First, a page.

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[Bug 11912] HTML5 provides an opportunity to fix a long-running problem with HTTP Authentication. HTTP Authentication is important, because it is the only way to execute a request with 100% certainty that the user has provided an authentication secret. Furthermore,

From: <bugzilla@jessica.w3.org>
Date: Mon, 31 Jan 2011 22:47:20 +0000
To: public-html-bugzilla@w3.org
Message-Id: <E1Pk2Wm-0001a5-6u@jessica.w3.org>
http://www.w3.org/Bugs/Public/show_bug.cgi?id=11912

Jeremy <jeremy@blazonco.com> changed:

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--- Comment #3 from Jeremy <jeremy@blazonco.com> 2011-01-31 22:47:18 UTC ---
(In reply to comment #1)
> How is it more certain than with cookies?
> How is the same not true of cookies?
> 

Let me try to explain further.  When cookies are used for authentication,
essentially a "surrogate secret" -- namely, the Session ID or whichever cookie
mechanism you are using -- is created, which is then used to authenticate the
user.  That surrogate secret is then transmitted to the server on each request.
 The primary reason this isn't as secure as HTTP authentication is that the
surrogate secret is being stored in other places besides the user agent and the
user's brain.  The session ID, for example, is stored somewhere in a data store
or in a temp directory somewhere, and it could conceivably be hijacked because
of that.  When the secret itself is used (as in the case of HTTP
authentication), the secret does not need to be stored anywhere except in the
user's brain and the user agent's memory.  On each request you know for a fact
that they have provided their credentials - with a cookie, the user could
merely have stolen the session ID.  There are ways to make the cookie-based
authentication more secure than I have described, but it can never be as secure
as when the user agent directly provides the credentials on each request.


> How so?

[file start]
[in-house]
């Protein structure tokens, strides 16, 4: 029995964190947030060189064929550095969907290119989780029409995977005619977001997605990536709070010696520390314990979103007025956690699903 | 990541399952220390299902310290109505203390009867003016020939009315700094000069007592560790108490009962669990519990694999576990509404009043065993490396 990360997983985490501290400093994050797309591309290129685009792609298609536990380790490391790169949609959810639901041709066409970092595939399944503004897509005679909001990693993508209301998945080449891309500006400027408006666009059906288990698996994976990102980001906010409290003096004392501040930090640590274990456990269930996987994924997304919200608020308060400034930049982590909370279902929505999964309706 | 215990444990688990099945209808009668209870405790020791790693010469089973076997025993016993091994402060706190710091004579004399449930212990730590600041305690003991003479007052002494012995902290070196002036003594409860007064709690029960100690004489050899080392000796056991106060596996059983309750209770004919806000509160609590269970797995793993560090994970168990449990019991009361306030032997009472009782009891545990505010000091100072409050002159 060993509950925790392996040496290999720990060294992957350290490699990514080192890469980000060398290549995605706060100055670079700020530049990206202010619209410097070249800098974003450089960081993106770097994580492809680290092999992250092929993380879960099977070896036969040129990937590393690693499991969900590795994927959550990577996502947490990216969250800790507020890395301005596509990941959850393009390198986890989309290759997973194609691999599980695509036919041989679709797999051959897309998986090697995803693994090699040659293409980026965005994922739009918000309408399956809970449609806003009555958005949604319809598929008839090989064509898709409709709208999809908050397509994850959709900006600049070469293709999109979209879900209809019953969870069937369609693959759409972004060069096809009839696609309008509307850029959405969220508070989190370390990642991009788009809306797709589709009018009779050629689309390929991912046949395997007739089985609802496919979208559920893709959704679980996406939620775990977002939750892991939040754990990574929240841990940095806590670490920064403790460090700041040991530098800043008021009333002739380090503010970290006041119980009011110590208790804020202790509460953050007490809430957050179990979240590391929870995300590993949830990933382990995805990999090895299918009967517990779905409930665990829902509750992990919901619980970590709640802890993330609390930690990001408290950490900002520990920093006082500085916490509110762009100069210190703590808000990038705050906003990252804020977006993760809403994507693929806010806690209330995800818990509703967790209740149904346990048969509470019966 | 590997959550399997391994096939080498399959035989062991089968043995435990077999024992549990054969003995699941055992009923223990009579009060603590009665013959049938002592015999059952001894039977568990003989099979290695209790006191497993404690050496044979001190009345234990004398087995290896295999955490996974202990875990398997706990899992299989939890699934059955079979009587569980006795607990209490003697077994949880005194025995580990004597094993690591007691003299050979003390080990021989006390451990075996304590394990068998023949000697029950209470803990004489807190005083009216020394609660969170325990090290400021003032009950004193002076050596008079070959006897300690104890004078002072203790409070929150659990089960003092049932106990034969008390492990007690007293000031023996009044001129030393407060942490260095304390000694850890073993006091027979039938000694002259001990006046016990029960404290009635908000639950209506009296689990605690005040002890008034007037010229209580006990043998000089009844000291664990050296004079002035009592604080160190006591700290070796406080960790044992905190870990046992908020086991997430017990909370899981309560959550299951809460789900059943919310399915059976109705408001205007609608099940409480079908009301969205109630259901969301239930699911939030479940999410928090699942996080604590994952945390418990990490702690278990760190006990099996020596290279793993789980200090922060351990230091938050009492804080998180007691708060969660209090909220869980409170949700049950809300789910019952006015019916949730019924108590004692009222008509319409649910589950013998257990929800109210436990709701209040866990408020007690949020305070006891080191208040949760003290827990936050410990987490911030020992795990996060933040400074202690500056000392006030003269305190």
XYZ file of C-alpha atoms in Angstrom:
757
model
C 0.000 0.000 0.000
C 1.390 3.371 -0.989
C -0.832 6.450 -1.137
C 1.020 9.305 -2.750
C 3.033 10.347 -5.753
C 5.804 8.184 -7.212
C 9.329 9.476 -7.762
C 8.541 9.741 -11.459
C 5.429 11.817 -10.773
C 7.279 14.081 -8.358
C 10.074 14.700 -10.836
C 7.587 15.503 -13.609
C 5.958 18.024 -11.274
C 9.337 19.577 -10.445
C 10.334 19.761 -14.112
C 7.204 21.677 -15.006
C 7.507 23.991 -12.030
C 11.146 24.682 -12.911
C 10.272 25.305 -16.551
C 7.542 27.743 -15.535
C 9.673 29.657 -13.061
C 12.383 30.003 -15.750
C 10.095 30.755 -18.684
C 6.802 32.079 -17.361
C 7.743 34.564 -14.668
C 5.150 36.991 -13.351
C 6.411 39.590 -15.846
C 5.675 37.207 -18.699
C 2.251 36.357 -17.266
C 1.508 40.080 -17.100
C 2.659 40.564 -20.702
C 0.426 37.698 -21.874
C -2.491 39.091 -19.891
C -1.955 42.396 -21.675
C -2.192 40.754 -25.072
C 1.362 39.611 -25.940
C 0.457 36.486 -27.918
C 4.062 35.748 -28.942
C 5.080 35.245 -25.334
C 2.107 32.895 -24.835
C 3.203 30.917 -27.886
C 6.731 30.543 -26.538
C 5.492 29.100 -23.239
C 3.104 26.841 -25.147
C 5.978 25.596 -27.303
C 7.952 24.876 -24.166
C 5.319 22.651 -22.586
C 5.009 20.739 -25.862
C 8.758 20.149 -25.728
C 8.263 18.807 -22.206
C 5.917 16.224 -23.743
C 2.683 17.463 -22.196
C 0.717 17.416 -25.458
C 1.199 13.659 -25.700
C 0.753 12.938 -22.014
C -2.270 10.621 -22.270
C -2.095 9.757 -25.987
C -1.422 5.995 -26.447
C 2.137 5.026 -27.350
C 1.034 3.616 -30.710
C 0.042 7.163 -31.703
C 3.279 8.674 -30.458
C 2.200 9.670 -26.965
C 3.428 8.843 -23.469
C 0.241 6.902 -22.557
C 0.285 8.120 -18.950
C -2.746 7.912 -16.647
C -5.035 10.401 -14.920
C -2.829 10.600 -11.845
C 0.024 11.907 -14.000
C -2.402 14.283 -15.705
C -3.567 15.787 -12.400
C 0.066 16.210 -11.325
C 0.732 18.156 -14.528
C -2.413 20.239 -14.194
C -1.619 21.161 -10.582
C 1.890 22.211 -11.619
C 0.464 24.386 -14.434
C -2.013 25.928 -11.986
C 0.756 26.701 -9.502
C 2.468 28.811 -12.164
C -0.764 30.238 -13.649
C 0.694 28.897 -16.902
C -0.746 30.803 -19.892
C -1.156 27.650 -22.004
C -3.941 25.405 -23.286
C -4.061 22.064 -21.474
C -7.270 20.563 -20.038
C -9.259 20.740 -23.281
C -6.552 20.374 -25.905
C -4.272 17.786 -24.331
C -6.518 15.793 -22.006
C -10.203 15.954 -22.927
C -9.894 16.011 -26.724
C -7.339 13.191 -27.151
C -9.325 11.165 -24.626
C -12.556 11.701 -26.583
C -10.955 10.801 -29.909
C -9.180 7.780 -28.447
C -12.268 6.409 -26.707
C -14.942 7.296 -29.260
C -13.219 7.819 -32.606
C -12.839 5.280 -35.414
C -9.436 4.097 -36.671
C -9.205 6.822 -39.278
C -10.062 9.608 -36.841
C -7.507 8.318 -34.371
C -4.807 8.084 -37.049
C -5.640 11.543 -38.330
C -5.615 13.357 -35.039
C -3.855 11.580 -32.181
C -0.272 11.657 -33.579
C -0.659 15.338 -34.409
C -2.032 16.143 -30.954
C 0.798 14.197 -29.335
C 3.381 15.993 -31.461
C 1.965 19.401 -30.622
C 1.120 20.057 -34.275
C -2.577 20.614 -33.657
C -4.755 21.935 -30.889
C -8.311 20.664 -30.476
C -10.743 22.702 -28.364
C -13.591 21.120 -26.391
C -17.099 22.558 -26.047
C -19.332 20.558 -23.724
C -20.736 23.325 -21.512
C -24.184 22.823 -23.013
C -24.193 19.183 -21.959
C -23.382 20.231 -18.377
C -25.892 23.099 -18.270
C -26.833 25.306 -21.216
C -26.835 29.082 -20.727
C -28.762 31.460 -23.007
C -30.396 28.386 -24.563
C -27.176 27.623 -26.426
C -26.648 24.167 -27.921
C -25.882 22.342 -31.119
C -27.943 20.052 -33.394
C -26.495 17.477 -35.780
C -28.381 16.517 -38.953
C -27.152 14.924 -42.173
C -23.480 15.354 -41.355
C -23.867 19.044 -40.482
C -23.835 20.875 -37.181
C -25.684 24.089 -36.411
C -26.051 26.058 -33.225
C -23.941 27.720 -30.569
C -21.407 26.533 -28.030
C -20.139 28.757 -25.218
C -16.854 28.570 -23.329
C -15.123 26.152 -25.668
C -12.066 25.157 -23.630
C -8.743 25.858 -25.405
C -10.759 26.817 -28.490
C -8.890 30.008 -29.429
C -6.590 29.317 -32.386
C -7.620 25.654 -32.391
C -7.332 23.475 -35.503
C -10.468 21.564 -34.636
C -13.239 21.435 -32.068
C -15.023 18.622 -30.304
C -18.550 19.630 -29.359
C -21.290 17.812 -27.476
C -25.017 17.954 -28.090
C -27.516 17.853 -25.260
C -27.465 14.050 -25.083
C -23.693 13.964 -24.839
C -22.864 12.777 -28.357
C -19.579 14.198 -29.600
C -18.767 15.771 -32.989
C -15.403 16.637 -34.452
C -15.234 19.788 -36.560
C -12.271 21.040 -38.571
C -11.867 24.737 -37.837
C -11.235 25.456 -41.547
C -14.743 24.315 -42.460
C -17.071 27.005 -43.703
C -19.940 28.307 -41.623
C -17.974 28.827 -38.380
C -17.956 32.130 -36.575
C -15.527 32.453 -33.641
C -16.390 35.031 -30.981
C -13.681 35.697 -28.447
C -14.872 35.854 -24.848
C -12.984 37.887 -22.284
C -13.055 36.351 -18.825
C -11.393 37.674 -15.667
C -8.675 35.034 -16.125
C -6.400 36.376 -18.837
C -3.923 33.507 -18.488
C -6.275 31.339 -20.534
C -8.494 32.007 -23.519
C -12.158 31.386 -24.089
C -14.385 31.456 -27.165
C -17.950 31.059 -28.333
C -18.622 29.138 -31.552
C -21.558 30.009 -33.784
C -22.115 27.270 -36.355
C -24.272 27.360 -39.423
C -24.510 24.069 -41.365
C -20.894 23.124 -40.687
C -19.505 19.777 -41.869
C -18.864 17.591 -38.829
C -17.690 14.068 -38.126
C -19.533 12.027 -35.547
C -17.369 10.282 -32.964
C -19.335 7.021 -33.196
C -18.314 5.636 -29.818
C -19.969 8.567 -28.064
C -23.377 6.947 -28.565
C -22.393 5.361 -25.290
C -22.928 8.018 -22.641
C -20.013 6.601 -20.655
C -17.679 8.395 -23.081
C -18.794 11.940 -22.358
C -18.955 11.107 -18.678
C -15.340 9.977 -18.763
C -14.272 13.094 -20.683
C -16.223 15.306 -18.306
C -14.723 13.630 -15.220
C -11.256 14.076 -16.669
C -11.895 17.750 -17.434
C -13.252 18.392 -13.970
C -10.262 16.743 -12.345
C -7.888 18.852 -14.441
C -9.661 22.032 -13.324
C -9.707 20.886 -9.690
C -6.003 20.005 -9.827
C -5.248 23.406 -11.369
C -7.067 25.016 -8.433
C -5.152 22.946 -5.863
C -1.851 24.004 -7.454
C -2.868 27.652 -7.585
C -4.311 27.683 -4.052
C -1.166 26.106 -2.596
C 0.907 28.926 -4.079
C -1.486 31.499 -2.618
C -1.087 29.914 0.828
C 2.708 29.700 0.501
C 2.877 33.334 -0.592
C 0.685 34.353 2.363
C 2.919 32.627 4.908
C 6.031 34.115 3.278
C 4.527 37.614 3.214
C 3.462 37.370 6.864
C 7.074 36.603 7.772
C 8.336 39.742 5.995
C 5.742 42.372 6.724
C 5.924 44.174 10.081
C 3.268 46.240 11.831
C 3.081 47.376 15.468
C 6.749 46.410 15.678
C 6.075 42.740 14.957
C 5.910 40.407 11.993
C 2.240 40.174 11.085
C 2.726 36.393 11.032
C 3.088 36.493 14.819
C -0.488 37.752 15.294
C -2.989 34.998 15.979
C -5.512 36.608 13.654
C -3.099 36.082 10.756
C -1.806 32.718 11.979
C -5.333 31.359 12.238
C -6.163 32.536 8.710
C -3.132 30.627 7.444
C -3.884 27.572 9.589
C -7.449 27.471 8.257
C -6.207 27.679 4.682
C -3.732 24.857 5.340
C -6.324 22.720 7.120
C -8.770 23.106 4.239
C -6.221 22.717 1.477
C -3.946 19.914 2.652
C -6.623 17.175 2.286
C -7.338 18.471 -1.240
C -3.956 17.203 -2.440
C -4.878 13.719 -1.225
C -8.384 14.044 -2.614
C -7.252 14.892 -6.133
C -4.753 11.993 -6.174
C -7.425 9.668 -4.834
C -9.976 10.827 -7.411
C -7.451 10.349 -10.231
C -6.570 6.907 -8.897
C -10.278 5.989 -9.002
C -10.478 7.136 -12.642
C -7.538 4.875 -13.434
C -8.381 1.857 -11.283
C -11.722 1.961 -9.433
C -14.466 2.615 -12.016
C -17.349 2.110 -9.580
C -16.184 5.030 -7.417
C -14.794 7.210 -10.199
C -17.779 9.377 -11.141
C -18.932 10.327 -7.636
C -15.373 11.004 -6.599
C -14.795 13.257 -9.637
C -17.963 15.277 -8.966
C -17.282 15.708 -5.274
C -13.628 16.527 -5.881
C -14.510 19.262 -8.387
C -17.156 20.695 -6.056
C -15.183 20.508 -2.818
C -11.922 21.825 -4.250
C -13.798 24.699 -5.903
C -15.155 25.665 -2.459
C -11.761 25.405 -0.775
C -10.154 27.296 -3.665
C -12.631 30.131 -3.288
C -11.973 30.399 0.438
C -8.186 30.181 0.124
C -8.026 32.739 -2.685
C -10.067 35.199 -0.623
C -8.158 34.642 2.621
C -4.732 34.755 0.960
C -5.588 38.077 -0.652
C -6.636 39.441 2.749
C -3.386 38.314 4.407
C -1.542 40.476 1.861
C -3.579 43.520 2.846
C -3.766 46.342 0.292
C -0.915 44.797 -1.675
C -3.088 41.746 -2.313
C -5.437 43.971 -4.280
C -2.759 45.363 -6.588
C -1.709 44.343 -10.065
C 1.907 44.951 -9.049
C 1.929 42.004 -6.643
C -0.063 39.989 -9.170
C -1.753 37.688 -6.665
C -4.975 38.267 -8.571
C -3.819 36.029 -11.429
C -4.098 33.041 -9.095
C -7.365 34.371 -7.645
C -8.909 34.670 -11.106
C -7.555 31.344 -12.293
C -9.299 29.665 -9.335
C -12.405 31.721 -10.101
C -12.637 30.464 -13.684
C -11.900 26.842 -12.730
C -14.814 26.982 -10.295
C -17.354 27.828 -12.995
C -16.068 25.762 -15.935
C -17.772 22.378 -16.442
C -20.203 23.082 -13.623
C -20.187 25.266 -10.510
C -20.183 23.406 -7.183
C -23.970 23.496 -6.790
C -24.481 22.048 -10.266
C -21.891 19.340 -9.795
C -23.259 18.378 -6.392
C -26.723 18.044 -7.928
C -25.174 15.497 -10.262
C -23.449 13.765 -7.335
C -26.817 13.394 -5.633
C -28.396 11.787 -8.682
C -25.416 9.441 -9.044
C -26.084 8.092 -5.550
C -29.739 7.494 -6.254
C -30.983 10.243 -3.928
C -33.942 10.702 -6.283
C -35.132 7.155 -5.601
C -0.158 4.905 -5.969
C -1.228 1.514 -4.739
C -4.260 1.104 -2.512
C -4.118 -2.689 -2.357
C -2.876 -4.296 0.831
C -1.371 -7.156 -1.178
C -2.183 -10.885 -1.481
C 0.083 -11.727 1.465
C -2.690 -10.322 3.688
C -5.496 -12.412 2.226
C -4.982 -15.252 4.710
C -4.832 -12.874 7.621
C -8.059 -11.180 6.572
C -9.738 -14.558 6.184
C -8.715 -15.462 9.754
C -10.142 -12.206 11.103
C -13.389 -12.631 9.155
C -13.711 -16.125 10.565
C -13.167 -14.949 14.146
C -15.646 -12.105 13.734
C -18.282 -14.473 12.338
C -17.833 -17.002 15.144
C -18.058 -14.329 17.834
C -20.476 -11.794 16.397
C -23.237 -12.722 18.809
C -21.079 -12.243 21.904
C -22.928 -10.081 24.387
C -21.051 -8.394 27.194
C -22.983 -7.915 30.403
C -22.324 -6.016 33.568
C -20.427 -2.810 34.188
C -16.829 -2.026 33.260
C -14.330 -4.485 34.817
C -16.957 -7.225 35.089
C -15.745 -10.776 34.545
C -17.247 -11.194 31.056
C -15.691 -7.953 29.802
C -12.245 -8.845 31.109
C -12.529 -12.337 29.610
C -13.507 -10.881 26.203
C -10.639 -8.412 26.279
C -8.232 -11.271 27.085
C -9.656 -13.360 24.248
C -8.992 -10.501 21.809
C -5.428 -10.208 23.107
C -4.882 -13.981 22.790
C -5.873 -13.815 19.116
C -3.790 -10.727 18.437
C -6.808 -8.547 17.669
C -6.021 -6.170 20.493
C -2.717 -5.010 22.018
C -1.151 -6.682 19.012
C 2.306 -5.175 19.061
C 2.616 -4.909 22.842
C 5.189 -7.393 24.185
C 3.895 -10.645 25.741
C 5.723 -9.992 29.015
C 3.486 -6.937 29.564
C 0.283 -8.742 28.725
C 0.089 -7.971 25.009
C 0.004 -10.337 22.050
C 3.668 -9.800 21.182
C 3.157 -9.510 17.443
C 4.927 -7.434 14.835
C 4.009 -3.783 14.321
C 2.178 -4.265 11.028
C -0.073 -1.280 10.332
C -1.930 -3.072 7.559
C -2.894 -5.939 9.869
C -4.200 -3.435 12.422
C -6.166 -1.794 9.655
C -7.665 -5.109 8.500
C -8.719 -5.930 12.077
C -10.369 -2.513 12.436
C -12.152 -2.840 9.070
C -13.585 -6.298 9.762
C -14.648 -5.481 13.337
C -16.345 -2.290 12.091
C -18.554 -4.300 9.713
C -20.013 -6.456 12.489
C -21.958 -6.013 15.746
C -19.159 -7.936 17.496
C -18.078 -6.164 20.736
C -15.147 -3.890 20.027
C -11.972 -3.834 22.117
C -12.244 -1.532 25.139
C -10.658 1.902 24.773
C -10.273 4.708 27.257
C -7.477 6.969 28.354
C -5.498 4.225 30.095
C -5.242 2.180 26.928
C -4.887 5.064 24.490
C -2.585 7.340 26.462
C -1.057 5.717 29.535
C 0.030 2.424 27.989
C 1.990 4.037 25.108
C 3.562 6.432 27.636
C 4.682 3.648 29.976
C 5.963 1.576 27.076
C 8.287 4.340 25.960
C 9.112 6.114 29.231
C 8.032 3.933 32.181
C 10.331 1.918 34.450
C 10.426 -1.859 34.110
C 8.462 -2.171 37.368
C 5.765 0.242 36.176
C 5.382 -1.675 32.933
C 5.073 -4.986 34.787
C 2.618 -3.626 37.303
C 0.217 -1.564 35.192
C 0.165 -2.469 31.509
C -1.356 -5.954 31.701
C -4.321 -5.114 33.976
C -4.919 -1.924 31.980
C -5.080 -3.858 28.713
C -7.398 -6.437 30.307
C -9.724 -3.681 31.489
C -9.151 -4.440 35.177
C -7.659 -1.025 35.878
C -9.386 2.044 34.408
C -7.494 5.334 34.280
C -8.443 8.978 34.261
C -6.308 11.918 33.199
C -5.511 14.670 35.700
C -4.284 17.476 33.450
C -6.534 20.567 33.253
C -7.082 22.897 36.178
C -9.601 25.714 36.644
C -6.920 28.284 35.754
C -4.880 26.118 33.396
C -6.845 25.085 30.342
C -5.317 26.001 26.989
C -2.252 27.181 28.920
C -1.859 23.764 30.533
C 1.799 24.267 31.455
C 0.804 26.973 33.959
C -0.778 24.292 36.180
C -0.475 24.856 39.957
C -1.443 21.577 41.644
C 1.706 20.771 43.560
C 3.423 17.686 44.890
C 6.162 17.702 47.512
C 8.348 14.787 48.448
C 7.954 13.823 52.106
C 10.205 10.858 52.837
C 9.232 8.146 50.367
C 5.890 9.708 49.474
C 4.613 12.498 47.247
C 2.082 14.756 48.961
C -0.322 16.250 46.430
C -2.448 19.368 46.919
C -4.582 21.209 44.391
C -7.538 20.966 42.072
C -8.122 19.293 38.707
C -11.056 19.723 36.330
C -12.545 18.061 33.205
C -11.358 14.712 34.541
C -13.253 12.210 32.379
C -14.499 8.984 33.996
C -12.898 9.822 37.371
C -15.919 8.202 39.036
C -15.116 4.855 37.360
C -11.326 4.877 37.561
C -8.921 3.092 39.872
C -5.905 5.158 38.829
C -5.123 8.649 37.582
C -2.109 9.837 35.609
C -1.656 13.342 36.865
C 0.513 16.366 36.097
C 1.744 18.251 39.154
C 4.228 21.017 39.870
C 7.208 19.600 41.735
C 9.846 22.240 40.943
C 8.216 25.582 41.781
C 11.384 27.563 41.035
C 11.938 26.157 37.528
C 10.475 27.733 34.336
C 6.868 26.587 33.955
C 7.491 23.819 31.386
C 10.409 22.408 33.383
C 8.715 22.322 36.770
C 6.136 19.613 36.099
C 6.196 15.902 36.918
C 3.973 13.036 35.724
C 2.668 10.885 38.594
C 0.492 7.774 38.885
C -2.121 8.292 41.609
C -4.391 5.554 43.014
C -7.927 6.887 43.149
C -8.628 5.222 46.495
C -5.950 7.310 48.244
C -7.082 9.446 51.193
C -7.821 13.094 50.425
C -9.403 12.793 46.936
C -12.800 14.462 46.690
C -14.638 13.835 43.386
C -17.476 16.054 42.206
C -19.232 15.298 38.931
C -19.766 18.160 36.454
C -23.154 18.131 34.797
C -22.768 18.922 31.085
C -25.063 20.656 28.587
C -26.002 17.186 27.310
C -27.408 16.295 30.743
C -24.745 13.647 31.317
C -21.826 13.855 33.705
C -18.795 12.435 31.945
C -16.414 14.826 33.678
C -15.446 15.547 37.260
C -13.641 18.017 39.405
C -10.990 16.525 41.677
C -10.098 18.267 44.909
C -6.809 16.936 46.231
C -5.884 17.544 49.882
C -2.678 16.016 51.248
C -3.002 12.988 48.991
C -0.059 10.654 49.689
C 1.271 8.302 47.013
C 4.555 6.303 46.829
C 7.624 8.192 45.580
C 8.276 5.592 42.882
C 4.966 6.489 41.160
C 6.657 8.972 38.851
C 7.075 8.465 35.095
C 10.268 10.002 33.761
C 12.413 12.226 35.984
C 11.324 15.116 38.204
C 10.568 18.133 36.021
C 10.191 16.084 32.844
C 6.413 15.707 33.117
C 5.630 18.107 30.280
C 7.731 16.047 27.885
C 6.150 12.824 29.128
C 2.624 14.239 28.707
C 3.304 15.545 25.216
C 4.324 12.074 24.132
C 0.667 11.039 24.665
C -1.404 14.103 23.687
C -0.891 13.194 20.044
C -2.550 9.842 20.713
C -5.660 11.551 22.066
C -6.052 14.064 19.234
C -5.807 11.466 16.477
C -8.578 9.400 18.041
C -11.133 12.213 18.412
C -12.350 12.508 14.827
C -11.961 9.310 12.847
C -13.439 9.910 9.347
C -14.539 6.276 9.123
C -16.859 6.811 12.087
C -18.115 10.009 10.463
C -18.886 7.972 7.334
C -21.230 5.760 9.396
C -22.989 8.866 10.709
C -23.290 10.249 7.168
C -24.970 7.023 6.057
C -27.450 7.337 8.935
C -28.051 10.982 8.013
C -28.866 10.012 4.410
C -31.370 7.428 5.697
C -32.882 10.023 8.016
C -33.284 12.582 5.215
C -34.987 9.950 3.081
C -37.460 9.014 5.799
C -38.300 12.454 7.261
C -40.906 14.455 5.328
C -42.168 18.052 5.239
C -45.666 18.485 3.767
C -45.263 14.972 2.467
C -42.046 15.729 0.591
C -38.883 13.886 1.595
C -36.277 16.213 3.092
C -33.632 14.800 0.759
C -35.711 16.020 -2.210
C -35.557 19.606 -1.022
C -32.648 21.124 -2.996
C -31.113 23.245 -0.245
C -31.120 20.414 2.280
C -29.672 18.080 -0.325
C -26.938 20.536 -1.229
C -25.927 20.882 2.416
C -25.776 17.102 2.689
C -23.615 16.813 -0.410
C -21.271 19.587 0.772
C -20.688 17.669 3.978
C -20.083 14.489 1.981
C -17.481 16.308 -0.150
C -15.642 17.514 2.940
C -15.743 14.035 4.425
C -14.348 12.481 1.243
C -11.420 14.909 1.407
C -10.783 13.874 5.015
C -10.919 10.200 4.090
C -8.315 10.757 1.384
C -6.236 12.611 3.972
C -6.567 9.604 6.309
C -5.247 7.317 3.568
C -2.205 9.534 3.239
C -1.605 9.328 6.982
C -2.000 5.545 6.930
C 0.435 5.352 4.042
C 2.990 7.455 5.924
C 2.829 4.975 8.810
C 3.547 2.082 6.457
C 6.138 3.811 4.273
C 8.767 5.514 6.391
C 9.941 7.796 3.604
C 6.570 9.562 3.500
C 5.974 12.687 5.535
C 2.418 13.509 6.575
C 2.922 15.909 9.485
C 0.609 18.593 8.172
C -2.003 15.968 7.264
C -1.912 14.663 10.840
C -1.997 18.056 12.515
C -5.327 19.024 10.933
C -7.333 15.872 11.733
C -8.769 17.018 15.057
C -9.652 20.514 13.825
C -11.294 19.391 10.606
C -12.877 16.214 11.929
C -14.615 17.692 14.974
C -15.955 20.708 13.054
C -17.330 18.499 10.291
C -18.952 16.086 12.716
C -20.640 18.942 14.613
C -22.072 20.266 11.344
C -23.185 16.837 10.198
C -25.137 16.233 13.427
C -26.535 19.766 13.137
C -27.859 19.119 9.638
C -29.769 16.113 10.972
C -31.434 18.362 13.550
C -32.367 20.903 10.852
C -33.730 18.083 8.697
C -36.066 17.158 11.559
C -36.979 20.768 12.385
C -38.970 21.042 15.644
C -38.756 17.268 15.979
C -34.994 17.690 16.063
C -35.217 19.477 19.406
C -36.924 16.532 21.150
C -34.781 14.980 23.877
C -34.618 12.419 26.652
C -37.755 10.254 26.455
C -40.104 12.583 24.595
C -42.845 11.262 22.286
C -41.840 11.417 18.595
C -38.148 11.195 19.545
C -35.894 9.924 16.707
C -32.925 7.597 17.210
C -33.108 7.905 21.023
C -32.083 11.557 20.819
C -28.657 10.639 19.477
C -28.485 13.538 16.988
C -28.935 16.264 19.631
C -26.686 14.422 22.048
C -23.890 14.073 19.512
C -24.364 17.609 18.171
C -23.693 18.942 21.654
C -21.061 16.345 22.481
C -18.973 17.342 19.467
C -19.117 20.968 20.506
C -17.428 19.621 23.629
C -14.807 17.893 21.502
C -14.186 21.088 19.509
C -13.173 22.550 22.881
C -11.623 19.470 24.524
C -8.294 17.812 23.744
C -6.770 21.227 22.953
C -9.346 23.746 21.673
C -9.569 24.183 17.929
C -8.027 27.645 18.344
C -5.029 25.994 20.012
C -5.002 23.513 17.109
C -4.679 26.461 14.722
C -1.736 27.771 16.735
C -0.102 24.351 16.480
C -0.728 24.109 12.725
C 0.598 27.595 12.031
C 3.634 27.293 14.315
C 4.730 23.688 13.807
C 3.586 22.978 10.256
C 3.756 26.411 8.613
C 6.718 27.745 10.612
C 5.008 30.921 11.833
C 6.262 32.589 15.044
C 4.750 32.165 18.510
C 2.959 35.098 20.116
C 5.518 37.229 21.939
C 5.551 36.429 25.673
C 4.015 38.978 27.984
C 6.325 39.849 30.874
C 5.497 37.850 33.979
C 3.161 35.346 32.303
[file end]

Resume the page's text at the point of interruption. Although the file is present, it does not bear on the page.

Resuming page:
> How is it that you can avoid storing some form of credentials on the server?
> 

I'm glad you asked.  Consider a typical web application in which the server
connects to some database, performs some logic, and allows the end user to
interact with that data and logic via HTTP.  99% of all web applications
written in this way will have, in some config file or maybe even hard-coded
(ugh), a connection string which specifies the credentials to connect to the
database.  This is not very secure, because if that code or config file is
stolen, those credentials could be used by a hacker to access the database.

In the case of HTTP authentication, the application can be written in a way
that it is unnecessary to store any database credentials.  If the
authentication is delegated to the database itself, then the application can
simply prompt for credentials over HTTP, and forward those credentials when
connecting to the database.  In that way, all database credentials are stored
nowhere except the users' brains.

I'm not suggesting that the standard be changed simply to accommodate an edge
case like this.  I *am* suggesting that HTTP authentication is a useful but
incomplete part of web development and rather than being left to die, it should
receive the small bit of attention it needs to be a complete authentication
solution for web applications.  What I've described in the above paragraph
shouldn't be an edge case - it should be common practice, in my opinion.

Jeremy

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Received on Monday, 31 January 2011 22:47:21 GMT

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